Sunday, February 5, 2012

Rachel Myr, IBCLC, midwife, master's student in public health, listmother, Lactnet, Kristiansand, Norway

Open Letter to Facebook
February 4, 2012

Dear Facebook management,

I'm writing to support the repeal of your policy of censoring pictures
of breastfeeding and shutting down the profiles of some users who post
breastfeeding pictures, adding my voice to those of my colleagues in
other countries.  Breastfeeding is the normal way to feed human
babies.  It is the single most important measure for infant survival
world wide, it levels the playing field where there are social
inequalities in access to health care and to material wealth, it is
the normal way to promote and protect the health of the mother and the
child, and it fosters the normal development of social skills in both
as well.

I grew up in the US but now live permanently in Norway, where I work
as a midwife and breastfeeding specialist.  I am a lifelong member of
the Norwegian mother-to-mother breastfeeding support organization
Ammehjelpen, whose presence on Facebook has dramatically increased the
number of contacts we have with new mothers each year.  Even though
breastfeeding is relatively well protected in Norway compared to many
other developed countries, women still have trouble accessing skilled
help when they run into problems.  Our group could not function at the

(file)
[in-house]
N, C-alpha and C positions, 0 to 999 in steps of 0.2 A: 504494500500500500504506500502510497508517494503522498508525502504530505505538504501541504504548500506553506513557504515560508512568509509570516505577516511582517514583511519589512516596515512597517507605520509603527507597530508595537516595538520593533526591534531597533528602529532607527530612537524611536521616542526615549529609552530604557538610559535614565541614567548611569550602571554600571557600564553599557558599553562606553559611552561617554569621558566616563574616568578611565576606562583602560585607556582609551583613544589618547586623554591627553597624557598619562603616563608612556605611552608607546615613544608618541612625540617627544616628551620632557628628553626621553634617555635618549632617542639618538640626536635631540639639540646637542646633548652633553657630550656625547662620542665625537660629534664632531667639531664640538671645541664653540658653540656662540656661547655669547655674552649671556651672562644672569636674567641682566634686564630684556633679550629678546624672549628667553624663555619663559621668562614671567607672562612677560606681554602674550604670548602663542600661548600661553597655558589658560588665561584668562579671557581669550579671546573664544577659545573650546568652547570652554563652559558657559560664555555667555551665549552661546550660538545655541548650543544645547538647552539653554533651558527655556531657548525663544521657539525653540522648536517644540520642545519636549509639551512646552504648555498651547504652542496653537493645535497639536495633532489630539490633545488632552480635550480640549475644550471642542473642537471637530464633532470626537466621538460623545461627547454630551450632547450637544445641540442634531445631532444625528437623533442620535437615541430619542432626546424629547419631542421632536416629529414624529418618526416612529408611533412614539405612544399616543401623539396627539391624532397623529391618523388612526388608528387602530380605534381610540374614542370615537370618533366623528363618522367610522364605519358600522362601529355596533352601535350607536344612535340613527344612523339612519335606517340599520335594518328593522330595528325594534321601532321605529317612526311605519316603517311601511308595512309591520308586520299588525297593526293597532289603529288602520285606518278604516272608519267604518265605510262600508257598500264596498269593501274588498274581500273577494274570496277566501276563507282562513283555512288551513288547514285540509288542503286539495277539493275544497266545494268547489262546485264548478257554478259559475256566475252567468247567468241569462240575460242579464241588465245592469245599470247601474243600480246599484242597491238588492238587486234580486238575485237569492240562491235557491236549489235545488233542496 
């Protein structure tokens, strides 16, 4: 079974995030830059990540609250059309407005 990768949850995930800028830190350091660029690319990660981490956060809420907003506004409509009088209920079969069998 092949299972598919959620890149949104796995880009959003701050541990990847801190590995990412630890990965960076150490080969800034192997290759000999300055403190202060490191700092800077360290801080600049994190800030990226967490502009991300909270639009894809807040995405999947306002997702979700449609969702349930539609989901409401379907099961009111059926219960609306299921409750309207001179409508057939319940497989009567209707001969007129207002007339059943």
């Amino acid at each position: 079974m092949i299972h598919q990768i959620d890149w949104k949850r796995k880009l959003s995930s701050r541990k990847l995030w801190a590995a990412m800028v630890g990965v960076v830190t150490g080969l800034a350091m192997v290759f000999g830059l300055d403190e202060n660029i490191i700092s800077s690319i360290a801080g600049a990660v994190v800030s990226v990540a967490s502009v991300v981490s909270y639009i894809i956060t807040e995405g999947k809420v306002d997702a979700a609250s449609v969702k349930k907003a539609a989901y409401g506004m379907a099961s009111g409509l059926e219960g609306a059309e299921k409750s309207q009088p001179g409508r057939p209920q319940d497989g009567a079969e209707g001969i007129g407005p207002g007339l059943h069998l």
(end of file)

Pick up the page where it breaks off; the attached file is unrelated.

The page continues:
same high level without Facebook as a contact arena.  It is an almost
universally used social medium in Norway and it is to be expected that
such an important part of life as breastfeeding is visible here.
Sometimes we exchange pictures on our discussion forum on Facebook and
many women here post pictures of themselves with their children.
Since babies spend a lot of time feeding, and it's one of the few
times they sit still long enough to be photographed, a lot of those
are breastfeeding pictures.  These pictures tend to elicit feelings of
warmth and loving kindness in the viewer, and that may also be why
images of breastfeeding have been common throughout human history.  I
don't need to reiterate what so many others have written on the
importance of making breastfeeding visible in our daily lives,
including on the internet.

It seems bizarre for an entity like Facebook, which is all about
bringing people together, to treat its members who practice the basic
model for human contact, the contact that sets the stage for all
future interaction in the life of the individual, as if they are doing
something wrong.  Please stop harassing your members who post photos
of breastfeeding on Facebook.  You will be doing far more than a
kindness to those members; you will be contributing in your way to
better health for everyone in the world.

Sincerely yours
Rachel Myr, IBCLC, midwife, master's student in public health and one
of the listmothers on Lactnet, a free, international listserv-based
discussion forum with over 3000 subscribers (and its own FB group!)
for people working in support of breastfeeding
Kristiansand, Norway

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